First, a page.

The balance between them can be altered using their individual volume controls, but since there’s only one ‘auxiliary send’ some degree of compromise is inevitable. Even so, it’s an effective way of providing a singer with some ‘confidence’ reverb or delay while sending a dry signal to the DAW. DSP inside the Fireface takes care of all the signal processing and effects duties, leaving your computer to take care of recording and playback.
Four groups are provided for solo, mute and faders, and trim mode adjusts the volume for all routed signals of a channel simultaneously. Most functions of TotalMix can be controlled remotely via MIDI with a compatible Mackie Control controller. TotalMix FX also supports OSC and the use of multiple remotes.
TotalMix provides three banks of faders controlling hardware input, software output and hardware output. Any signal can be routed anywhere within the system and in any combination. For instance, a hardware input signal can be routed direct to any number of hardware outputs for zero-latency monitoring. Levels and panning for every output can be set independently, so it’s easy to configure various different monitor mixes.
Sonic differences between digital converters are occasionally exaggerated or over-emphasised when products competing at similar price points are compared. Having said that, differences between the RME and our somewhat cheaper interface were clearly apparent.
Installation with a MacBook Pro was problem free and we set up an aggregate device with the RME and our industry-standard mid-price interface, which enabled us to swap between them instantaneously. This revealed that the bass end of the RME was tighter, faster and cleaner and the treble region had a crisper and airier quality that was most apparent on hi-hats and picked acoustic guitar.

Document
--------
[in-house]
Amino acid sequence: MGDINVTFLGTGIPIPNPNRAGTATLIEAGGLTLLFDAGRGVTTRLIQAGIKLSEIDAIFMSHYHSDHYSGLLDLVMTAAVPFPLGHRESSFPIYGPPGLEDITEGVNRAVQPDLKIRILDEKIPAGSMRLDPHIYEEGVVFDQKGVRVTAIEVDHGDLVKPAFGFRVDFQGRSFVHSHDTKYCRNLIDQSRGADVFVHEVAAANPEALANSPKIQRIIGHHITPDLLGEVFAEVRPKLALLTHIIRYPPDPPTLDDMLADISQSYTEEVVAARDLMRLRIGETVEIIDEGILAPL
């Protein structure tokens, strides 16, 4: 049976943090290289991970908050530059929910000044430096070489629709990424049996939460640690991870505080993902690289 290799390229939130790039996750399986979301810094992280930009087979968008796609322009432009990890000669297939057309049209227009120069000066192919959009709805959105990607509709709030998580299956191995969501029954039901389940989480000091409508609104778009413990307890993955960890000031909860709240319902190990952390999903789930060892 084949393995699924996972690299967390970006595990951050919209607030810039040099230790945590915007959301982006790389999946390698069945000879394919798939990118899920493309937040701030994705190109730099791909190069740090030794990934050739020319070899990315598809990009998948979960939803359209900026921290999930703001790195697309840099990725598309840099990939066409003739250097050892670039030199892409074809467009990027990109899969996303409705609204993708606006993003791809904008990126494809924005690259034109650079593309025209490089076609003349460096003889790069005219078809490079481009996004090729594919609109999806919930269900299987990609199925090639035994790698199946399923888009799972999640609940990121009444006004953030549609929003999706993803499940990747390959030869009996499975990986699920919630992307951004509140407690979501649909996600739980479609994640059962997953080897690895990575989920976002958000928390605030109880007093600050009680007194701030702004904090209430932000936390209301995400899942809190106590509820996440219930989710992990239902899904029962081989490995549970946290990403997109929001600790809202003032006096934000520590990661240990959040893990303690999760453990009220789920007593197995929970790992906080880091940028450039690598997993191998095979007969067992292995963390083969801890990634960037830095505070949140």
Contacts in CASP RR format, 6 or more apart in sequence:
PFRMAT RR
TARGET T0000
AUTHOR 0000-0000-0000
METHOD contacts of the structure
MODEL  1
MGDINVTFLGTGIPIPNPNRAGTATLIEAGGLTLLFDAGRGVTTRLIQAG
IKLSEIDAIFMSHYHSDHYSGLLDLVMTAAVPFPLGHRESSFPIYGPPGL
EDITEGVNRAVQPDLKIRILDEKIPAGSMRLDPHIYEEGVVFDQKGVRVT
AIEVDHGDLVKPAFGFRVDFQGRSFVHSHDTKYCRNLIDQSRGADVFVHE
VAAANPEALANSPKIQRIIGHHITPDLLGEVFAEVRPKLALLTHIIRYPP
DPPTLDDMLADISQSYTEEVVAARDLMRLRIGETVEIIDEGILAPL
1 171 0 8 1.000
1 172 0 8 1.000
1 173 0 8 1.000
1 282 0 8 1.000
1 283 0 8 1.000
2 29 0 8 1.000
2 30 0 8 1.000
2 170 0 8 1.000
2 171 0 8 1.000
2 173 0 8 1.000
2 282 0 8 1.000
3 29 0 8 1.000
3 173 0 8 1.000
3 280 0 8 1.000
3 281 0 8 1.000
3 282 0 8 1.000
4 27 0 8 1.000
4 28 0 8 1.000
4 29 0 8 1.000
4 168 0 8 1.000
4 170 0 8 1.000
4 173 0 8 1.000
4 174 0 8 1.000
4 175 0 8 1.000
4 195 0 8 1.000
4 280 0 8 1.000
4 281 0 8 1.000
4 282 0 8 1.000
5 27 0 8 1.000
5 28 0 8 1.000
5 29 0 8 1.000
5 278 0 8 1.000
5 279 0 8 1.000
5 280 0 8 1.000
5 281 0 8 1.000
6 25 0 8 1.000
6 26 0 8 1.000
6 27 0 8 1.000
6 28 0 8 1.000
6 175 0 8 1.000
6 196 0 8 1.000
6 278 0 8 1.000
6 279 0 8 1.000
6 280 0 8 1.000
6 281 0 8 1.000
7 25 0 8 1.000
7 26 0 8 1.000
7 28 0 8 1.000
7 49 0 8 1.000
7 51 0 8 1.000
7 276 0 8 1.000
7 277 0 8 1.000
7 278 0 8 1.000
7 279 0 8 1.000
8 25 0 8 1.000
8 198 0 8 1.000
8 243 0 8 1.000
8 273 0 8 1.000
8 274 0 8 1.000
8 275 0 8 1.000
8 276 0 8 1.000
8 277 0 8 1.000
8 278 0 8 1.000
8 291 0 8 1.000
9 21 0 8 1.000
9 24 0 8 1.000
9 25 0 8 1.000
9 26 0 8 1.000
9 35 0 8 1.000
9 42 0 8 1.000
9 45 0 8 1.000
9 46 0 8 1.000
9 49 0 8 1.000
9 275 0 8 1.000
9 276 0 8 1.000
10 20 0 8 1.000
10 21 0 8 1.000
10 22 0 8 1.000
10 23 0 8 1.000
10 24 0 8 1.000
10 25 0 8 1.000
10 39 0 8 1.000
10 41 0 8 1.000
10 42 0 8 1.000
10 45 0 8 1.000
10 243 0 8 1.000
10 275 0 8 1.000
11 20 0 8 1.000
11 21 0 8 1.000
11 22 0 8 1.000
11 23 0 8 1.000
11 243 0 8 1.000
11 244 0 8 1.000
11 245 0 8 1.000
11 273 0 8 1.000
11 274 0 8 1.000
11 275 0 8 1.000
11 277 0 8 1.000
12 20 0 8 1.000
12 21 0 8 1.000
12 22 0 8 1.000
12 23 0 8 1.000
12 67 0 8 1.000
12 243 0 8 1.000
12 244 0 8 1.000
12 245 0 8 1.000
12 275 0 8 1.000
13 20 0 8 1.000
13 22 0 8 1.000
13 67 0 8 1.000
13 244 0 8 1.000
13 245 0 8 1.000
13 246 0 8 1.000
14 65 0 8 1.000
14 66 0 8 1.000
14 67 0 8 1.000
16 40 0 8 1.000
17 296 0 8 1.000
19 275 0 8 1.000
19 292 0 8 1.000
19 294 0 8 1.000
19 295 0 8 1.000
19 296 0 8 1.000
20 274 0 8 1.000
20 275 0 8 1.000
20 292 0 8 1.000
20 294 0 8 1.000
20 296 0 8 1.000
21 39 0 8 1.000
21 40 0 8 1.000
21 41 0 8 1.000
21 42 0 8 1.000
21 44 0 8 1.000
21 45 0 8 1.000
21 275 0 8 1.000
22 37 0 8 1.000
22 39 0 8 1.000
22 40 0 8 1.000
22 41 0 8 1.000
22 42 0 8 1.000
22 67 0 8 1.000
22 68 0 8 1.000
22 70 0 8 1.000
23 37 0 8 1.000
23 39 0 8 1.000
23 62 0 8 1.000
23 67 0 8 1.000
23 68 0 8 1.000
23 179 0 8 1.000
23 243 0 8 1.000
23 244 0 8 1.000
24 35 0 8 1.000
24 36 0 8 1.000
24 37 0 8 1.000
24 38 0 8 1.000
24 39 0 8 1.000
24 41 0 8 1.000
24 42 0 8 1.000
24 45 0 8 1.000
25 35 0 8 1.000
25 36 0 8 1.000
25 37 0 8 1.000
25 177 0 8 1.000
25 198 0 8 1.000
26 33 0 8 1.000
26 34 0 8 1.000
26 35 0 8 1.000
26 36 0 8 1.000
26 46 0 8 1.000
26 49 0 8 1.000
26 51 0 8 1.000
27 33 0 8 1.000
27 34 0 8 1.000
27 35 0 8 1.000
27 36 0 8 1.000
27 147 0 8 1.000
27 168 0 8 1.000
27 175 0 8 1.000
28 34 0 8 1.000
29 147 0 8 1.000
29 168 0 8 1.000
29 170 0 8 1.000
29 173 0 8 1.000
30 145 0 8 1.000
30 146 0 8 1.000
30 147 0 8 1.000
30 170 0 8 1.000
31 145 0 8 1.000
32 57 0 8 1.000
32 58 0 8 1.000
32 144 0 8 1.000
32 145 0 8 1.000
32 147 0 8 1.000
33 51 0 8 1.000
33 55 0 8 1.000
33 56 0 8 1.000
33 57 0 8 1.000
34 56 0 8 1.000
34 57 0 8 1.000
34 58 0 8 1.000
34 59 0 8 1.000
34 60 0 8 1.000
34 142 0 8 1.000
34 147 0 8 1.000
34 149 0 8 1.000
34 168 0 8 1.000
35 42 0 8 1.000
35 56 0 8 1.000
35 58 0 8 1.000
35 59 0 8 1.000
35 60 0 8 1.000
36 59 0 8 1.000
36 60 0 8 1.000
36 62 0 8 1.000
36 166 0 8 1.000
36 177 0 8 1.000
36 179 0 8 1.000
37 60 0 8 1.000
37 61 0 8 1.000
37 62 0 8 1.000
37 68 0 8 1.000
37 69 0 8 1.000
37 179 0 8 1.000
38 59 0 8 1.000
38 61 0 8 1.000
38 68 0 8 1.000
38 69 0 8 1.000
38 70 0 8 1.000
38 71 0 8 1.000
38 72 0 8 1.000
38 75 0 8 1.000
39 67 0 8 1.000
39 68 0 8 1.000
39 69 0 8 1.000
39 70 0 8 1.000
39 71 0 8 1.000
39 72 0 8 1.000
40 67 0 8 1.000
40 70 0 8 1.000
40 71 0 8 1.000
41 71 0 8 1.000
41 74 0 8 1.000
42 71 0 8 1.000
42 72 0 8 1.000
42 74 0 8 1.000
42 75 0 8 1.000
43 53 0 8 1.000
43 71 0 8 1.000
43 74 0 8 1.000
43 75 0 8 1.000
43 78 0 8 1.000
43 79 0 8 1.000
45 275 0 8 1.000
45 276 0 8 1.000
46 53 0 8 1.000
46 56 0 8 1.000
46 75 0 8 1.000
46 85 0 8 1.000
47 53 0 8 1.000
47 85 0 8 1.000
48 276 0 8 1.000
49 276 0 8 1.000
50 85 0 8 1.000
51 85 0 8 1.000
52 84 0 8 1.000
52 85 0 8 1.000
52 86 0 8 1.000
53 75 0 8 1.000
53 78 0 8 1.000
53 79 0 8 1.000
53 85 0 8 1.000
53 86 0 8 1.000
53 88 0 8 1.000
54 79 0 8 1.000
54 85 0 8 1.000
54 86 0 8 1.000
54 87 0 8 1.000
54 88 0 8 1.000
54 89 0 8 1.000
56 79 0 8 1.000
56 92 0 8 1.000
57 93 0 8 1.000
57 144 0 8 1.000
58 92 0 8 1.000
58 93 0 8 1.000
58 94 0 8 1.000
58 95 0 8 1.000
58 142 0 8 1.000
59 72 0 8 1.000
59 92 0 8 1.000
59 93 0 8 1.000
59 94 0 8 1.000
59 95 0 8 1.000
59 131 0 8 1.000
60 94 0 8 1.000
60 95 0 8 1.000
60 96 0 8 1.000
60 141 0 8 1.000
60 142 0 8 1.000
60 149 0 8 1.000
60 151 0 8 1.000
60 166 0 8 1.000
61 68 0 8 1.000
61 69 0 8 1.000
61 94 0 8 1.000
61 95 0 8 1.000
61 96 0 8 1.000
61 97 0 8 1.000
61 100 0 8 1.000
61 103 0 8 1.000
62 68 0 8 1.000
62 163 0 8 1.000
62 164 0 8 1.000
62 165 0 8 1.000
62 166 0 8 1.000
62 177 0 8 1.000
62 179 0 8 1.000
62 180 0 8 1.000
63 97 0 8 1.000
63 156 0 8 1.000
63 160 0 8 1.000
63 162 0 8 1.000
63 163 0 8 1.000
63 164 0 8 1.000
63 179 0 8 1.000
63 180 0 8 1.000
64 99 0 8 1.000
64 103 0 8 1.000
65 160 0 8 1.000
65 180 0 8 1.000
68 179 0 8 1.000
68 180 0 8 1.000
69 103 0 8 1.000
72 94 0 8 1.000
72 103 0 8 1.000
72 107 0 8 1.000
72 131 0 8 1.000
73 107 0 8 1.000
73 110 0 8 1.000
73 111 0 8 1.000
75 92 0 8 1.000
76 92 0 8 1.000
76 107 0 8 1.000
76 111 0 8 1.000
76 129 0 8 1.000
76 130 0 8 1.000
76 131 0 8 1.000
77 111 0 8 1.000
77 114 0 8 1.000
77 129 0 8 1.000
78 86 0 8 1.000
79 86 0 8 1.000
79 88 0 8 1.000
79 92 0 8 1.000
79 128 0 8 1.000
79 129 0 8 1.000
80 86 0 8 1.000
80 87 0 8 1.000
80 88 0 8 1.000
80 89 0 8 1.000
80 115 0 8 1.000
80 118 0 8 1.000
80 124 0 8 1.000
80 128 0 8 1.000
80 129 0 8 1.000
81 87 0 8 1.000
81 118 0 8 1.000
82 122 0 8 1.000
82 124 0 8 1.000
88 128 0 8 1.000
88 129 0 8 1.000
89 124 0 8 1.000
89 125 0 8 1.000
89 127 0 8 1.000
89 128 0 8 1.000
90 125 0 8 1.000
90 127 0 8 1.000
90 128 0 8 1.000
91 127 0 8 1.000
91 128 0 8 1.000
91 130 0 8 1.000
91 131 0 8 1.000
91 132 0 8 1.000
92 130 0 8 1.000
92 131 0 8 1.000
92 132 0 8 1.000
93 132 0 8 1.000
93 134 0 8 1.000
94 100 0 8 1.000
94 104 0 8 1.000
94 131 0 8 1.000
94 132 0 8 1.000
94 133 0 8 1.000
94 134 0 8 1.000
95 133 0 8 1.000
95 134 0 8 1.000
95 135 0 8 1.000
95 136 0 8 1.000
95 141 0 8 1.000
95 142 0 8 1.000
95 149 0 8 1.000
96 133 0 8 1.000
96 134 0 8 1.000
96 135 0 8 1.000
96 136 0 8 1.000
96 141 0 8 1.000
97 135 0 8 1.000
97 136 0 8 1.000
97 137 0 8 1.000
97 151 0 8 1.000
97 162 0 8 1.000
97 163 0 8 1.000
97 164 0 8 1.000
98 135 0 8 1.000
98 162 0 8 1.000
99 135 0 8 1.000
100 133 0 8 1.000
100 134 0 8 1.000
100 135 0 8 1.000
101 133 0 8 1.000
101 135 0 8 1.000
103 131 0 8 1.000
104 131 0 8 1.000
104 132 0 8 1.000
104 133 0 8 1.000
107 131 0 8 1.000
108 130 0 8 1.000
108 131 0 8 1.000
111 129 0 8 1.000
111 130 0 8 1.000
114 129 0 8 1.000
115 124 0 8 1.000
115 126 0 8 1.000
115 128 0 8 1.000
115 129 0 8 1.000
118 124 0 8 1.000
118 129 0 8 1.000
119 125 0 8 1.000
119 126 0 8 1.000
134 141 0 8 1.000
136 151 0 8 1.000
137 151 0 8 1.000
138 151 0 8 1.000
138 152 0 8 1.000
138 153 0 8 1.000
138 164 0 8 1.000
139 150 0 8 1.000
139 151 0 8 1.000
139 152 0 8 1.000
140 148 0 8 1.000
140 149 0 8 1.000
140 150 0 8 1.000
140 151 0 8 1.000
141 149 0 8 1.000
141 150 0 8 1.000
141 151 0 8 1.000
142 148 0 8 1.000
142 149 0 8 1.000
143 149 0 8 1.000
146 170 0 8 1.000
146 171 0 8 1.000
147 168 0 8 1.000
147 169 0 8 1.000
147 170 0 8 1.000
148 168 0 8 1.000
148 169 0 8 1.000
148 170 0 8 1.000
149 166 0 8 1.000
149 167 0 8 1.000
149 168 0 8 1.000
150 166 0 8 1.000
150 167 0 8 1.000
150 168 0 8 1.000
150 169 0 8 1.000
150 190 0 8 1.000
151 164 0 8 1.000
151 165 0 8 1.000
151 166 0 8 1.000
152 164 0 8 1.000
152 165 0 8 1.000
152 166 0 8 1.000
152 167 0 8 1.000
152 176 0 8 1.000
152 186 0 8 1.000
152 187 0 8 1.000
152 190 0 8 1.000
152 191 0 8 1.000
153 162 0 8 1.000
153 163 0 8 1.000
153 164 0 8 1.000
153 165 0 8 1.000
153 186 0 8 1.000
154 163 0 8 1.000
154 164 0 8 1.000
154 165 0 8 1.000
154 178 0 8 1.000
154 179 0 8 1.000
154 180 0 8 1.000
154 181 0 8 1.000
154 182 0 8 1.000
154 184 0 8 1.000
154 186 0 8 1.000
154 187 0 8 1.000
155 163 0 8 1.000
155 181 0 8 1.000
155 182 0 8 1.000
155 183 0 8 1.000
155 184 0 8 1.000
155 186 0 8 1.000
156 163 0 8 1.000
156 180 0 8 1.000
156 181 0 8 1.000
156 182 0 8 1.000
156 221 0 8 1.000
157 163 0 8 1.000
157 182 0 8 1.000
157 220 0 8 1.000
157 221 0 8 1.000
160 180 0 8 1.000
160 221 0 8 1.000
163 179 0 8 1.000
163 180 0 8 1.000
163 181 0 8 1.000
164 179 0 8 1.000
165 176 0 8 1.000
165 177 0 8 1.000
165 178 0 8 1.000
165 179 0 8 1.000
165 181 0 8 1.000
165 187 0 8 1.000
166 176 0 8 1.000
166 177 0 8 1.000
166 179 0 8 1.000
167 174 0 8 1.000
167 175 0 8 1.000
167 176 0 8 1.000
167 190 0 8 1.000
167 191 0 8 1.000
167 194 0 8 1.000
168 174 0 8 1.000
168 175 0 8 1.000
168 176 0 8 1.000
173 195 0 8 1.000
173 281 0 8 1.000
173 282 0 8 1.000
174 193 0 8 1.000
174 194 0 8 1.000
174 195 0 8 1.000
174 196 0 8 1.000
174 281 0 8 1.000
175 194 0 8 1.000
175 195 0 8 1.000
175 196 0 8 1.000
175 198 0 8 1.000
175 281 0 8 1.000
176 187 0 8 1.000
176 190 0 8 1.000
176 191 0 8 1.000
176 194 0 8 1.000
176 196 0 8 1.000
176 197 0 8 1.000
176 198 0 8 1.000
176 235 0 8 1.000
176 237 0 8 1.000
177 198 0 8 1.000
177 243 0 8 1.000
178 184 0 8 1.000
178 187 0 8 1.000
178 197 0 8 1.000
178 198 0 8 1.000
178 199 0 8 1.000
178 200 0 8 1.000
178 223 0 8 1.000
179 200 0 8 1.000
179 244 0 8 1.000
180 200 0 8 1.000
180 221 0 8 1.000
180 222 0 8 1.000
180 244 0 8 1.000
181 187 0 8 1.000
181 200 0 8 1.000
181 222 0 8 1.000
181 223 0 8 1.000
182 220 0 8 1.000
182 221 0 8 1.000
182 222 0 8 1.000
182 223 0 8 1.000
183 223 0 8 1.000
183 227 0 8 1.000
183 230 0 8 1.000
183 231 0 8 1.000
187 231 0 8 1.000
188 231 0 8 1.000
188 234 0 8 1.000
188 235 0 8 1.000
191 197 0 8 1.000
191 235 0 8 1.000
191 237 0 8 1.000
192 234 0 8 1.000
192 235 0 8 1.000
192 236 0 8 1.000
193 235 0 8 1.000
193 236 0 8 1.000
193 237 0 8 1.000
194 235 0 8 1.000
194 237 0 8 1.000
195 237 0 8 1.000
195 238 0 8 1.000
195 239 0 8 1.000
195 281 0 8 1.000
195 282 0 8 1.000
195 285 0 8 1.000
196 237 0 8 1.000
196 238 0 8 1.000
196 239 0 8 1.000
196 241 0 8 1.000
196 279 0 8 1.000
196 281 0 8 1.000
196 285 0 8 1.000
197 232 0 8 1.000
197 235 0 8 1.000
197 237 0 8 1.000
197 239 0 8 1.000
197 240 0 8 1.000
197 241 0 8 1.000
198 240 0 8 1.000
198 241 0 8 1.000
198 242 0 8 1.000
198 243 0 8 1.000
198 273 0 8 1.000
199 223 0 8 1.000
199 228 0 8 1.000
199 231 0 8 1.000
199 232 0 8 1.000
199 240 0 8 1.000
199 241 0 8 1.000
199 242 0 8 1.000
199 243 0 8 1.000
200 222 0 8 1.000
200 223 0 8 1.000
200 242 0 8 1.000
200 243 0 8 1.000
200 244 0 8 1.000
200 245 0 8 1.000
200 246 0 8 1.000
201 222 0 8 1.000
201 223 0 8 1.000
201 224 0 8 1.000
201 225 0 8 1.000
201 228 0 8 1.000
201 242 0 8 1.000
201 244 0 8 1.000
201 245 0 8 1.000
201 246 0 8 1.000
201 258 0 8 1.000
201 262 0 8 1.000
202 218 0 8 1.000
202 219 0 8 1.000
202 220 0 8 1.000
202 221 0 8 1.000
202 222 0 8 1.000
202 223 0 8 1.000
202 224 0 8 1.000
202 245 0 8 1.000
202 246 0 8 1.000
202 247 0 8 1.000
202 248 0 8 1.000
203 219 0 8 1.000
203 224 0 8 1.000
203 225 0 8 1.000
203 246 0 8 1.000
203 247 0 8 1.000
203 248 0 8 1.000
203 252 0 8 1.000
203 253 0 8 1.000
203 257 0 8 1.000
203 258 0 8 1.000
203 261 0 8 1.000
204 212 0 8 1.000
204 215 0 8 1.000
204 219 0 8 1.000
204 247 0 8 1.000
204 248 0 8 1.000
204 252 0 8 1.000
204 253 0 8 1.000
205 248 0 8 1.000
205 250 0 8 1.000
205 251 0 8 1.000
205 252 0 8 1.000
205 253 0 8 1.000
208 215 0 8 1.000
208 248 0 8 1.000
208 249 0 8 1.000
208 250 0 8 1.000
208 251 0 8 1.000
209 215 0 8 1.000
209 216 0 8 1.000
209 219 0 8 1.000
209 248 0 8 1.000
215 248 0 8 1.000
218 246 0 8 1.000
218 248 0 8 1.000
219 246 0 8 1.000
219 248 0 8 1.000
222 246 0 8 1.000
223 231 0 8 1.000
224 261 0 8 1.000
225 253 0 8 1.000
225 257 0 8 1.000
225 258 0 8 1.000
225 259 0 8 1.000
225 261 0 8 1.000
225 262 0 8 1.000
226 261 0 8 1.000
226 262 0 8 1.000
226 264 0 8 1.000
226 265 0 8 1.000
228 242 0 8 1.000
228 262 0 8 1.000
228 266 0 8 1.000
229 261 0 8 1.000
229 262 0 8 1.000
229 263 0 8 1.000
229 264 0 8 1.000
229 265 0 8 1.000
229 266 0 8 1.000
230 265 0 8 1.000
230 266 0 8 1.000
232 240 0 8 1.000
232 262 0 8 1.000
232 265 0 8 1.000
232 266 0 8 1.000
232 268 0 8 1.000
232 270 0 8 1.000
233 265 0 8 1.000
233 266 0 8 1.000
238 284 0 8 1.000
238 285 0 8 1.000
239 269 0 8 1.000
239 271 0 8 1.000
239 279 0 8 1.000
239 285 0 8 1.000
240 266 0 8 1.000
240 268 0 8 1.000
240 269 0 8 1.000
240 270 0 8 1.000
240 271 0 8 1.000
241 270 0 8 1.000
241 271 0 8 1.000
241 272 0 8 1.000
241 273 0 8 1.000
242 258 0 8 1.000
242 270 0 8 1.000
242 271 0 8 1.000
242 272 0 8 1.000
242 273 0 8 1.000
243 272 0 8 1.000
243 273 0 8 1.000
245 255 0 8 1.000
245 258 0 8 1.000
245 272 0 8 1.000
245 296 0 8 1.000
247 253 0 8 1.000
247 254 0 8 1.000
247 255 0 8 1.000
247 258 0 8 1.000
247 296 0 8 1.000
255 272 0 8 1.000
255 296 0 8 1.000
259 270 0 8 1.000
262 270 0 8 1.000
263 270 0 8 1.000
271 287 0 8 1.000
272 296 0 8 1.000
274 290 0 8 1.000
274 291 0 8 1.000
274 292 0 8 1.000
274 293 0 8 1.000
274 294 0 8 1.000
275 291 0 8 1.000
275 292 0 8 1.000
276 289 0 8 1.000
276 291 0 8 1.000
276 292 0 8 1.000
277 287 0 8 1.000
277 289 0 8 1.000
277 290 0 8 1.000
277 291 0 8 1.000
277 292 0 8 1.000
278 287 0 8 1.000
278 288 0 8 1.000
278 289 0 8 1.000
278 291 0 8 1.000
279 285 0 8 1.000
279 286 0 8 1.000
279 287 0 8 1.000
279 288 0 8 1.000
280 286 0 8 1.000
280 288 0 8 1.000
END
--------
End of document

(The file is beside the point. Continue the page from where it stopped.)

The RME also had a more ‘up front’ quality, despite the soundstage having greater depth.
Next we split a microphone signal to compare the different mic preamps. Signal splitting ensures that the preamp is the only variable and we found that the RME recordings had a far clearer midrange and a more ‘realistic’ tonal quality. In comparison, our mid-price interface sounded mushy and a bit muffled.
The effects are best described as decent and functional rather than ground breaking. RME provides plenty of factory presets that should get you up and running quickly, plus you can store settings that you have dialed in yourself. They’re certainly good enough for basic mixing duties and they do enhance input signals without forcing you to commit to processing that you may regret later.
So it’s a thumbs up on the sonic side, and the RME Fireface 802 certainly qualifies as an upgrade from entry-level and semi-pro interfaces. Having said that, TotalMix adds a degree of complexity that will require some commitment if the user is to make full use of its processing power. The range of features on offer impresses, however many will be surplus to requirements for those mixing in Pro Tools or Logic, and some may find the dark and cluttered appearance of the user interface a bit off-putting.
The manual is hefty and difficult to navigate. The UK distributor assured us that all the necessary information is in there and they have also produced a couple of in-depth tutorials that can be found on YouTube.
They’re effective and show you everything you need to know. Once you get your head around TotalMix it’s a very powerful and practical tool that can be used for monitoring while recording, mixing off a DAW or even as a virtual mixer for live shows. It complements the hardware making the 802 an attractive package overall.